Huge upcoming festivals could provide Cape Coral and the Southwest Florida region the jump start it needs to rebound from nearly two years of economic hardships.
Oktoberfest, one of the city's biggest events, begins on Oct. 16 and draws in approximately 30,000 people among two weekends. Gerhard Veith, president of the German-American Social Club, said it's one of the biggest ethnic festivals anywhere in the state.
Not only does it draw people from Lee, Collier and Charlotte counties, but visitors come from Orlando, Sarasota, Miami and Palm Beach - all communities with their own German clubs. Regional events like Oktoberfest contribute to the economy by drawing in tourists who buy food, drinks and hotel rooms.
Some other regional events, such as the Edison Festival of Lights and Cape Coral Festival of the Arts in January, draw thousands of visitors. More than 100,000 people attended the city's Festival of the Arts this year to see the works of 300 local artists, while the Edison Festival of Lights, named one of North America's Top 100 Events, is in its 72nd year.
Hundreds of people from around the city also compete in the Tour de Cape at the start of the new year.
Even with a sour economy since 2008, Veith said that Oktoberfest is going strong.
"We had a fairly decent year last year, it wasn't the peak of Oktoberfest, but it wasn't bad," he said. "In 2008 the economy didn't affect us."
Southwest Florida residents enjoy the cultural music, delicious food and reasonable prices, he said. And most of the food and drink are procured locally. A butcher who specializes in German food from Sarasota provides meat for the event, but the rest of it is bought from Lee County vendors.
Local beer distributors are the ones who sell Budweiser and Becks beer products to the event, he said.
While these events help cash to circulate across the region, Veith said that 95 percent of the workers at Oktoberfest are volunteer and therefore don't have any effect on the amount of jobs.
Helen Ramey, spokesperson for the Cape Coral Community Redevelopment Agency, said that Oktoberfest is a stimulus to the city's economy. While the CRA has no part in managing Oktoberfest, Ramey said some downtown businesses have emulated the event's success to reap its benefits.
During the International Beer Festival participating businesses sold specialty beers and food from a country they chose. The Leapin' Lizard on Cape Coral Parkway served Warsteiner beer, grilled bratwurst, krauterschnitzel and other traditional German food.
Owner Mary Ann Evans said these German specials will continue through the month of October for enthusiasts of the cultural food and beer.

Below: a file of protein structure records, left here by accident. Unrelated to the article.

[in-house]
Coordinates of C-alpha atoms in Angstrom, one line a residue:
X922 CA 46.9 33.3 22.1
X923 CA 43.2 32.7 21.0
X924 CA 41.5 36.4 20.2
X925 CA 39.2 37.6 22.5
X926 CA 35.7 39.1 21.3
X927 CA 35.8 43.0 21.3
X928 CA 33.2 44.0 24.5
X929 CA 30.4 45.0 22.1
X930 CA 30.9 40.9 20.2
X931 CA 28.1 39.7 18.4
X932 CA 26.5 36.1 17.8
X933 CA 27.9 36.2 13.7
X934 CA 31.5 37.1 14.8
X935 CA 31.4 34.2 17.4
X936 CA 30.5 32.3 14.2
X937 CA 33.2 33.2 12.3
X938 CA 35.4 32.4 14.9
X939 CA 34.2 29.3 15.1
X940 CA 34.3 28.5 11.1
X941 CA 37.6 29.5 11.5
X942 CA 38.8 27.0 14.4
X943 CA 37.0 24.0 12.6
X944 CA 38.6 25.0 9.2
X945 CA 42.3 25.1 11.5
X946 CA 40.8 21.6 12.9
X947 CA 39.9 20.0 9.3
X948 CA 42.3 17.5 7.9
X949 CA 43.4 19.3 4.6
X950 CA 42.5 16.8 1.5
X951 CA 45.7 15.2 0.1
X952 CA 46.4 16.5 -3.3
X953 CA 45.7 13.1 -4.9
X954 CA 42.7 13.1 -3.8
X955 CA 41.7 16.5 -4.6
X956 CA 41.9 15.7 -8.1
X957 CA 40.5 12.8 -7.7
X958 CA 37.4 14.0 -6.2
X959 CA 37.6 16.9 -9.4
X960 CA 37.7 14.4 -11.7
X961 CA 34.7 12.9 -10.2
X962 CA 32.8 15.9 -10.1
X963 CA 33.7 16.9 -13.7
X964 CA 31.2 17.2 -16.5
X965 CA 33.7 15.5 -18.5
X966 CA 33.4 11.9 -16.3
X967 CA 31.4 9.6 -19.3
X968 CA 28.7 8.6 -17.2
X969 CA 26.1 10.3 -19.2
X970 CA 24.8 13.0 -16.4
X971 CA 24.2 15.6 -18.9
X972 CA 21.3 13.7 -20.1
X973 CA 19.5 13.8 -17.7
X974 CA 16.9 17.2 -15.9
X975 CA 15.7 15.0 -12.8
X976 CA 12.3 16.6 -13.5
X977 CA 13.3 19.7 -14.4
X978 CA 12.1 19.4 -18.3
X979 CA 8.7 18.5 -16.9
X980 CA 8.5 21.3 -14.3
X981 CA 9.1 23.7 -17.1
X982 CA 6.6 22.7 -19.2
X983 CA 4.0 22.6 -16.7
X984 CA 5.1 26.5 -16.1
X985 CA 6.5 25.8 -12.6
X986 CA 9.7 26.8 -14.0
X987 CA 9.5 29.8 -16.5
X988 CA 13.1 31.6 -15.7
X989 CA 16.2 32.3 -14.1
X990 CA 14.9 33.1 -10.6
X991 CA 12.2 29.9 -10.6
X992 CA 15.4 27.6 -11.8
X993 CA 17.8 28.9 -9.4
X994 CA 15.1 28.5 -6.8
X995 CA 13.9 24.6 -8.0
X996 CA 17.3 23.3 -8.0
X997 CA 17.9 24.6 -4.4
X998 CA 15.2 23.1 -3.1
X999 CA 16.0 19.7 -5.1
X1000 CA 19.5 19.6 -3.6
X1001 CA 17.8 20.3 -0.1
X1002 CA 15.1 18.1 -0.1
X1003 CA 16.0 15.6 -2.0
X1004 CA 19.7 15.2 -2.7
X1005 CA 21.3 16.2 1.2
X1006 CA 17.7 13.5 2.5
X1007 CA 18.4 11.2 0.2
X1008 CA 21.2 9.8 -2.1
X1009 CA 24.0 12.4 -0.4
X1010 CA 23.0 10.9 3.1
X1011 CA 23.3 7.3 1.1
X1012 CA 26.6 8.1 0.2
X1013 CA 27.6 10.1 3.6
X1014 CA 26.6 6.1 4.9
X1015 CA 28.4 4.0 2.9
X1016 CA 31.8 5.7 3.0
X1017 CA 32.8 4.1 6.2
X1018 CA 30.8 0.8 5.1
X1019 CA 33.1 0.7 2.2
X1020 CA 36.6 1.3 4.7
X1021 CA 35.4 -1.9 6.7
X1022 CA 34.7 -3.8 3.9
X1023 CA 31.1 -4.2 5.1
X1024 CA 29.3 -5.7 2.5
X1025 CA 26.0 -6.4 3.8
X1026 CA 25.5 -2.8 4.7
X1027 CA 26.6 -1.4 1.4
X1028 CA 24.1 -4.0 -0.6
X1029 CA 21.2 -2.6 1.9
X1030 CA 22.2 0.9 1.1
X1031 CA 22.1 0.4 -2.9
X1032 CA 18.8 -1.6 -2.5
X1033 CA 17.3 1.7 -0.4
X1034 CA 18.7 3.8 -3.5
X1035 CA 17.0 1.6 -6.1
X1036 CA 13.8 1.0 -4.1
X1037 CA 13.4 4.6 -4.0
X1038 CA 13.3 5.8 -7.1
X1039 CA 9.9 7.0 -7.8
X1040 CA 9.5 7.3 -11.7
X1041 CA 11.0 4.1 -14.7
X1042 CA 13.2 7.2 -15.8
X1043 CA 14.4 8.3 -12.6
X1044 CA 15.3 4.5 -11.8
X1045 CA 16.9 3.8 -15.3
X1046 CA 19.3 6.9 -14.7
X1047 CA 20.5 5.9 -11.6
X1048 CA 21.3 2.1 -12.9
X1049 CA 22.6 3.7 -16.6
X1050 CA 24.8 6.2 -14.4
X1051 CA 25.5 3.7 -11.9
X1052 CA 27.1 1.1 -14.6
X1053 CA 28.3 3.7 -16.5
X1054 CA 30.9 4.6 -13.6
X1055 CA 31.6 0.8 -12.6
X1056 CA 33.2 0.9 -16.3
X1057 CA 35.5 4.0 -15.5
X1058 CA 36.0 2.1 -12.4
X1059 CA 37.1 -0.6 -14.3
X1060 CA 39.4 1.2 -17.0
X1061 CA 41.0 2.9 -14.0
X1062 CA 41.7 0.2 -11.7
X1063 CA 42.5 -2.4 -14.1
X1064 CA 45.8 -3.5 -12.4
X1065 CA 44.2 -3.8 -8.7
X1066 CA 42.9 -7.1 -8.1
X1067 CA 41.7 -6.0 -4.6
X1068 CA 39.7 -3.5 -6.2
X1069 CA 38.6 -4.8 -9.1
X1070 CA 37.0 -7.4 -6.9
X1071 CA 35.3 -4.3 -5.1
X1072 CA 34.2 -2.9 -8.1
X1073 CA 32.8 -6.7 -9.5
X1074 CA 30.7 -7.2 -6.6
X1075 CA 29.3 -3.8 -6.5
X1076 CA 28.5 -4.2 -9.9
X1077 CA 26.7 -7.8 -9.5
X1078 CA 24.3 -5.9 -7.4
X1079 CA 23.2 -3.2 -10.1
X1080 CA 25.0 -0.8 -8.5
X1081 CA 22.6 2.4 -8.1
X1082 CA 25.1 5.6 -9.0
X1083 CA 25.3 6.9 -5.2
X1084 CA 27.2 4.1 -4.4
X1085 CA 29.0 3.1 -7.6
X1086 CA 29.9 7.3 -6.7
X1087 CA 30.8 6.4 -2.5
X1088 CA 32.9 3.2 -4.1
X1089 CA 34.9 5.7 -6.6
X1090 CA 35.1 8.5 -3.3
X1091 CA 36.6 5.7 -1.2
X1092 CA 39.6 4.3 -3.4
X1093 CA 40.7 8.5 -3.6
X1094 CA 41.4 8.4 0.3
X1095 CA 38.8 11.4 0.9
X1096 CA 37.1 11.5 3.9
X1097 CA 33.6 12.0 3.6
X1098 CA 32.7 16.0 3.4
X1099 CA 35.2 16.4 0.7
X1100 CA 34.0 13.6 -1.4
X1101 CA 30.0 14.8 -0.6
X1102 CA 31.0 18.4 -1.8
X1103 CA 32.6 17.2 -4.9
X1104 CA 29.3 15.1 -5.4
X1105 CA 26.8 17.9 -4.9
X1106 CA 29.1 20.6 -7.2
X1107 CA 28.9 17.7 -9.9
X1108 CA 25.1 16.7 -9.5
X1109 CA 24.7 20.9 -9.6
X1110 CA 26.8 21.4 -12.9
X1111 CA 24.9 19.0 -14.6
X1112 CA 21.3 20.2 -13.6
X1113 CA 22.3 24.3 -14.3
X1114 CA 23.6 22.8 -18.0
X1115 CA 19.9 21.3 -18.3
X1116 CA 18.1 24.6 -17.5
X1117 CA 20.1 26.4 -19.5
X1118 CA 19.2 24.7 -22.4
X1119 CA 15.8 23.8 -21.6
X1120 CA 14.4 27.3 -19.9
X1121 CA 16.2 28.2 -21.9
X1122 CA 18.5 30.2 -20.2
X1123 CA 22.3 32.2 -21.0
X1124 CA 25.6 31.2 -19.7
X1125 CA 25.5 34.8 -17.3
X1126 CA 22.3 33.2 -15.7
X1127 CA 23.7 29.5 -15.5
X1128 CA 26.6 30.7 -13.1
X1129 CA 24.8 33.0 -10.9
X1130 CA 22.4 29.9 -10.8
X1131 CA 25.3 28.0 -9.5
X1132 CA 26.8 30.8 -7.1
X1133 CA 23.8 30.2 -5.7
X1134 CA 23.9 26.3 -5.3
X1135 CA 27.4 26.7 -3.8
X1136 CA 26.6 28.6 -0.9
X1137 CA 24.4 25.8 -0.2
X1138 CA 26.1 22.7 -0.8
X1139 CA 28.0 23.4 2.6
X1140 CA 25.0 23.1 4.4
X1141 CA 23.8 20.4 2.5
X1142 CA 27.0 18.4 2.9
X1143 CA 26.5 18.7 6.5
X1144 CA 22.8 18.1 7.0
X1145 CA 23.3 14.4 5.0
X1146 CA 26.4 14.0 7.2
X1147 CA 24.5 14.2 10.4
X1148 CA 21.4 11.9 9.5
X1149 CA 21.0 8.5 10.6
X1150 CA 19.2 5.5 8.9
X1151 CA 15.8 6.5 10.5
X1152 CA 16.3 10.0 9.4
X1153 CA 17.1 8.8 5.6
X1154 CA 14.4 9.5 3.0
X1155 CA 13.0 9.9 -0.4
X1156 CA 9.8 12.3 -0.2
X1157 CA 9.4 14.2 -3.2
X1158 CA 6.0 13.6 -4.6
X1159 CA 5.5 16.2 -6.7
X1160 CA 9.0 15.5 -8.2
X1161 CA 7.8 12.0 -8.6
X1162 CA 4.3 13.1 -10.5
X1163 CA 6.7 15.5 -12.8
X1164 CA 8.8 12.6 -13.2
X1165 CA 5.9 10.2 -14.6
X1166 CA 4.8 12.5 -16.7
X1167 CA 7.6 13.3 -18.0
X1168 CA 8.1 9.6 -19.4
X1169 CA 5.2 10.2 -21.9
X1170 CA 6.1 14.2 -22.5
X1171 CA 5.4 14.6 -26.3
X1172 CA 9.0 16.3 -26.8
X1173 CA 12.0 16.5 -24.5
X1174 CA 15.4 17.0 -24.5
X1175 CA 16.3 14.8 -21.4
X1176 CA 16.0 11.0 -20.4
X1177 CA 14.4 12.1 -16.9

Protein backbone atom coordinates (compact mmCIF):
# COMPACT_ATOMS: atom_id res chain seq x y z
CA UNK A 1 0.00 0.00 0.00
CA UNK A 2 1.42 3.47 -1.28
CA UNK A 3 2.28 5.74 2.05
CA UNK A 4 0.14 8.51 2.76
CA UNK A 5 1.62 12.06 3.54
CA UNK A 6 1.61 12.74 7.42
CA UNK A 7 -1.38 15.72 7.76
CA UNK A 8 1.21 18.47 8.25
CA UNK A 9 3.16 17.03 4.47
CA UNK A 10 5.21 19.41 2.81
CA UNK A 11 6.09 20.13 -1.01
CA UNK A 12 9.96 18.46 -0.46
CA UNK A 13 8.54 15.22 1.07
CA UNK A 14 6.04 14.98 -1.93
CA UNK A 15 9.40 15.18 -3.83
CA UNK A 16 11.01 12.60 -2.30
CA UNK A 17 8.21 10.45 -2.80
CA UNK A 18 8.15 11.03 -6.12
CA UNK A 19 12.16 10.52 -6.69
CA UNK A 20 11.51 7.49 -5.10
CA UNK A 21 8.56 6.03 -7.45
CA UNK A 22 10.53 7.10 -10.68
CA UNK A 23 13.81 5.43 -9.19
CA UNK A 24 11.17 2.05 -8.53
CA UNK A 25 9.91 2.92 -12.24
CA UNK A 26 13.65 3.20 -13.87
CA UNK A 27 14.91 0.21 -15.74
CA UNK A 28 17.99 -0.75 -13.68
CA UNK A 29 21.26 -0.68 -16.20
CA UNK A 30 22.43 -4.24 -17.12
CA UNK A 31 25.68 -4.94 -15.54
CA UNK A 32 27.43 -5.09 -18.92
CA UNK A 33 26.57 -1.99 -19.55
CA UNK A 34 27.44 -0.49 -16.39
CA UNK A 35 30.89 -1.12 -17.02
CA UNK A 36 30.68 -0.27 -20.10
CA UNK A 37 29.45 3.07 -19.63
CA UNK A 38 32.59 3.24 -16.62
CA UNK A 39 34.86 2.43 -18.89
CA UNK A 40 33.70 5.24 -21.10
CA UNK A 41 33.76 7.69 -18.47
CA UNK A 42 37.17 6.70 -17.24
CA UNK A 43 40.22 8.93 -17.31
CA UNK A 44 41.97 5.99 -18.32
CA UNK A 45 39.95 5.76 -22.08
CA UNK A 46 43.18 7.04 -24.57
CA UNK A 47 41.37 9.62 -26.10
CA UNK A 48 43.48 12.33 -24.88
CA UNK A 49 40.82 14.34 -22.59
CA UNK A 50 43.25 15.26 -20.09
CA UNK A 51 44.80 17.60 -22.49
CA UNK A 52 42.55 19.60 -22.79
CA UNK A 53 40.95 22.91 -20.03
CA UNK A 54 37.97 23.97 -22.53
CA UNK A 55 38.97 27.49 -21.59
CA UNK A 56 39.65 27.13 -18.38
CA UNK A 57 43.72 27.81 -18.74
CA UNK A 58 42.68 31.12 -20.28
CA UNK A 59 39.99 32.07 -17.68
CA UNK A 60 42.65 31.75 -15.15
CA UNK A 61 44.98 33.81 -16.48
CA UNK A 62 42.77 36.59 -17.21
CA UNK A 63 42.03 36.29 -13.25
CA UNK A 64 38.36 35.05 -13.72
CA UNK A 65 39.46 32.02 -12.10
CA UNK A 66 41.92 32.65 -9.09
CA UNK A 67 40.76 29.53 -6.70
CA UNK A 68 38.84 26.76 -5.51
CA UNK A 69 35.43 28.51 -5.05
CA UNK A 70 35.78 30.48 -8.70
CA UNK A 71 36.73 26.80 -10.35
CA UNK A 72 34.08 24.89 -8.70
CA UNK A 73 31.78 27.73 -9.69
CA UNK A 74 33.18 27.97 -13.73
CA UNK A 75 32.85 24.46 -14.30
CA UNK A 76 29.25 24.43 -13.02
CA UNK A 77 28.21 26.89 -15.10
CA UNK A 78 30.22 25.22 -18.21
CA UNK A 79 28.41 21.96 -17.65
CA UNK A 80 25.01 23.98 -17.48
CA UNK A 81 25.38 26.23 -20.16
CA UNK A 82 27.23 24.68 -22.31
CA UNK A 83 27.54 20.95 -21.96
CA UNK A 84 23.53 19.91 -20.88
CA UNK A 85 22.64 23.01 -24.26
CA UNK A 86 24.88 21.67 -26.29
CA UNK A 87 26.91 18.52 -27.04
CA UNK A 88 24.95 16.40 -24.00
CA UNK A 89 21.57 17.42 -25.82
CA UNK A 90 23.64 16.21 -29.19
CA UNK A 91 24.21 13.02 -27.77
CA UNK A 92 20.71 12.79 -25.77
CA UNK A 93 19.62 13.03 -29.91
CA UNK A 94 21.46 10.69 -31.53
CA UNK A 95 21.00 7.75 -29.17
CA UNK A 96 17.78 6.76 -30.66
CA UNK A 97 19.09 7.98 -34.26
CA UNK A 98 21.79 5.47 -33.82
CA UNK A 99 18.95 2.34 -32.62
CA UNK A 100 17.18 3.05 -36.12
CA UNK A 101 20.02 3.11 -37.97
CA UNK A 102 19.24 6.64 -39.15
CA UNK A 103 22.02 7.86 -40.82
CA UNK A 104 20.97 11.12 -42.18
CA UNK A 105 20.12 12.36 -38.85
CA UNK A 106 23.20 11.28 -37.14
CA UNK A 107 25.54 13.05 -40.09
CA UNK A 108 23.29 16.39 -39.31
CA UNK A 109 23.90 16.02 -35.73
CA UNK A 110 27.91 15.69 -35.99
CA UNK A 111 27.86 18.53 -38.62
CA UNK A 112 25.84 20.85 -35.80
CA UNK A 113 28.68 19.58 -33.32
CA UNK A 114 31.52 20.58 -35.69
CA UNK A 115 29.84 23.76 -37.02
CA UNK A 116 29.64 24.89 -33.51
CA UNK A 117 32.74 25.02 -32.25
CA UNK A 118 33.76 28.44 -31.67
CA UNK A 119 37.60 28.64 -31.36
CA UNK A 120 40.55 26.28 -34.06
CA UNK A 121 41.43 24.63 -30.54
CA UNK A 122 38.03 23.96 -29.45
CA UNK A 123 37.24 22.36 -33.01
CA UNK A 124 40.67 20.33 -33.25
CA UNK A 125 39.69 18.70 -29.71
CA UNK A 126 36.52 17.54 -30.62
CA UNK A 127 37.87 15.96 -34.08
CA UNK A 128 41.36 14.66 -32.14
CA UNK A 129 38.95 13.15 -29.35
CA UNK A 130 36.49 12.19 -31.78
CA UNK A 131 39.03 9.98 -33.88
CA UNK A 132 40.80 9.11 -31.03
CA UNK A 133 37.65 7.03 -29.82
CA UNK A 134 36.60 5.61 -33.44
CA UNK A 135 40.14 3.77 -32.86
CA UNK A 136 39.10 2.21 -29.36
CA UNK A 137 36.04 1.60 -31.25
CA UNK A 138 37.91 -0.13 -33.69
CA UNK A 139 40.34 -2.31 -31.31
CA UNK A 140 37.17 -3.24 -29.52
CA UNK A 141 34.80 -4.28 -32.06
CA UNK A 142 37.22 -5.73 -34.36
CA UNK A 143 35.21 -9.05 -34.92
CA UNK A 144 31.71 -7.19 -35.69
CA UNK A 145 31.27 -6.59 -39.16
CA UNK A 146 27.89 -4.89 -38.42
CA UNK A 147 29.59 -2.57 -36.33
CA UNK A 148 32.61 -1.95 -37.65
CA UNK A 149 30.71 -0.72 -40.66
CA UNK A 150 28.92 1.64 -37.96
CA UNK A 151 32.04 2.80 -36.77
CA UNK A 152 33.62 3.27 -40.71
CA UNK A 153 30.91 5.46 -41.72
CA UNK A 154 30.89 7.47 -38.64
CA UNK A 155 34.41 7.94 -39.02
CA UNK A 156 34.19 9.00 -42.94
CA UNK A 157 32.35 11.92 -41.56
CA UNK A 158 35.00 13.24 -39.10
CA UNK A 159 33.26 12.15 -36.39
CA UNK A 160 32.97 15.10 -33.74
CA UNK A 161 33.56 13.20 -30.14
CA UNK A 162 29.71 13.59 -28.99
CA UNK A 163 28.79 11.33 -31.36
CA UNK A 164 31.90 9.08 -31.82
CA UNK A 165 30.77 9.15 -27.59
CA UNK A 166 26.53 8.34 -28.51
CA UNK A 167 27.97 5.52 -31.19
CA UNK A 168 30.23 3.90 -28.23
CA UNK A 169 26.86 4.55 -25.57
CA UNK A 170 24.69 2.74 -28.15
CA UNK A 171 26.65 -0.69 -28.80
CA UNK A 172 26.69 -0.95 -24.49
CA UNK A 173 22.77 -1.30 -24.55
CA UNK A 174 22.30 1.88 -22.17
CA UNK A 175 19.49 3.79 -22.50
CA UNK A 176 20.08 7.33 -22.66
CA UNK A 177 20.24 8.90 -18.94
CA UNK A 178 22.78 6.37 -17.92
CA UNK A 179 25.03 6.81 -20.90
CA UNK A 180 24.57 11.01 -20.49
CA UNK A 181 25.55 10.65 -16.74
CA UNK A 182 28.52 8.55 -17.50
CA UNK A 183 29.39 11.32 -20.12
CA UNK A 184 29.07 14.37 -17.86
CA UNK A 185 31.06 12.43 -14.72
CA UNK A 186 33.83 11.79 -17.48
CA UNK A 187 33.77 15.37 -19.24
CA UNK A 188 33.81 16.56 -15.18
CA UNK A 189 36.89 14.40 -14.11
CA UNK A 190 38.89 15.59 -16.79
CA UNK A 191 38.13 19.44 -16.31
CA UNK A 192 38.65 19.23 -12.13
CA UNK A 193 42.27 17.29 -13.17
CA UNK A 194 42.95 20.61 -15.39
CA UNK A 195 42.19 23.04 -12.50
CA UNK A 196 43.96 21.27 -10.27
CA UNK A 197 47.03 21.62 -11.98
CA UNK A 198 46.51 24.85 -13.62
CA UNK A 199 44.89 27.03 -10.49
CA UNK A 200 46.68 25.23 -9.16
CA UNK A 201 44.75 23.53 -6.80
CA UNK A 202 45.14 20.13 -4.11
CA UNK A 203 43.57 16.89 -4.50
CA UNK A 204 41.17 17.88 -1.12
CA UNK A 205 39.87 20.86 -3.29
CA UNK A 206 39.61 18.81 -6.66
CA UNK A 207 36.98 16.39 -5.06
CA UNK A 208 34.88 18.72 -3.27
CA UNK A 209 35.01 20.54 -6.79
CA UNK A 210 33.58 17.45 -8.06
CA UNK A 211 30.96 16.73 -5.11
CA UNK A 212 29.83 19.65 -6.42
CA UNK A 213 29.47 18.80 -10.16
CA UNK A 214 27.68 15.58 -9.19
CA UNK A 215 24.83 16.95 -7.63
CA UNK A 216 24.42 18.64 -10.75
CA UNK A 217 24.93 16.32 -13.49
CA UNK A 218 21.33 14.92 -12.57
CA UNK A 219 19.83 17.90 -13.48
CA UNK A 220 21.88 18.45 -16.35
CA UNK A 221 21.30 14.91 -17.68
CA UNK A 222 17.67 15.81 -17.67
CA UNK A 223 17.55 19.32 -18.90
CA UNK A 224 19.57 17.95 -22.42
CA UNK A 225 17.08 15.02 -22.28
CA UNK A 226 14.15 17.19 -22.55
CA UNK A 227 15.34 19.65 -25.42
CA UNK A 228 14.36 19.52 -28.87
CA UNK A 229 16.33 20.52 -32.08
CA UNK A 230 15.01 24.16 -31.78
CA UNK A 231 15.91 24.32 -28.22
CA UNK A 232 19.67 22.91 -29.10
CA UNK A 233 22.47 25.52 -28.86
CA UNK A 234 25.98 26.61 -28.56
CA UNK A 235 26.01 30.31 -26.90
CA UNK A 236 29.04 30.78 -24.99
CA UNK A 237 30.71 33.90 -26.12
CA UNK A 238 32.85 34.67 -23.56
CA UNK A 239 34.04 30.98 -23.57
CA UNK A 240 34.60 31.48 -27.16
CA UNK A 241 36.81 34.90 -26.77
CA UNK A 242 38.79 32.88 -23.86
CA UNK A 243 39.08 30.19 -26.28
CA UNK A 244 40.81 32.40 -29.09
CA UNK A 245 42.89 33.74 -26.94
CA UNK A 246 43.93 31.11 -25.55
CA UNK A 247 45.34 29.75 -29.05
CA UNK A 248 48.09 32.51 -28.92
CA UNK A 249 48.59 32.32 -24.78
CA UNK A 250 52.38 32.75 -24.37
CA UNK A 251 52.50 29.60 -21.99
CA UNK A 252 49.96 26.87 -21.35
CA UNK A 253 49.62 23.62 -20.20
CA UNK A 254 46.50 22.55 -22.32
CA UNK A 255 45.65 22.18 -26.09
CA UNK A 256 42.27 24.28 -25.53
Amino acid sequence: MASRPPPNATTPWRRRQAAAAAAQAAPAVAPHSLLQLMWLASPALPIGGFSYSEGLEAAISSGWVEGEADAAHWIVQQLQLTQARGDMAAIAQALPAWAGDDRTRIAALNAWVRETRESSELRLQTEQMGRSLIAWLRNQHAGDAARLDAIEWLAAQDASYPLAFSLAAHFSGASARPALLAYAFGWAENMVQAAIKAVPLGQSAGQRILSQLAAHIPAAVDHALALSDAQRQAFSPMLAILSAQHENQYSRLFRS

What Oktoberfest ultimately offers the community is a chance to celebrate a change of seasons without the dropping temperatures or colorful foliage, said Ramey.
"Here we don't have that luxury, so Oktoberfest kicks off the beginning of season and shortly after our visiting guests come down," she said.
Certain guests to Cape Coral are from other parts of Florida and European countries including Germany, meaning that they need a place to stay while in town.
"I would imagine anybody who drives over is staying overnight, whether in a hotel or visiting with friends," said Ramey. "The entire city benefits from that."
Oktoberfest is such a popular event that city officials plan on reaching out to visitors in a way that showcases Cape Coral.
"The economic development office will have a booth," said Christy Vogt, from the Cape Coral Economic Development Office. "We want to capture some of the attention of the visitors in Germany, because they do come."
The office wants to let visitors know that Cape Coral is a good place to live.
"When people come to an event they look at the other things around," said Vogt. "Things have changed so much with the development of Pine Island Road, that I'm sure it will generate some business for them."
Tourism is the biggest industry in Florida. Most visitors come to the state for beaches, theme parks or the weather, but many also attend festivals hosted year round. Eighty-two million people visited Florida in 2007 and generated $65 billion worth of taxable sales, according to the Lee County Visitor & Convention Bureau.
In October 2008 the county had 145,000 visitors staying in hotels or motels and another 200,000 who visited the area but stayed with friends or relatives. The amount of people visiting increased by 10.6 percent from the previous October.
Visitors from Germany in October 2008 made up 13 percent of all those coming to Lee County, 1 percent above visitors from the United Kingdom.
Oktoberfest will be Oct. 16 to 18 and Oct. 23 to 25. For more information on the event, se page 1B of today's Breeze or visit www.gasc-capecoral.com.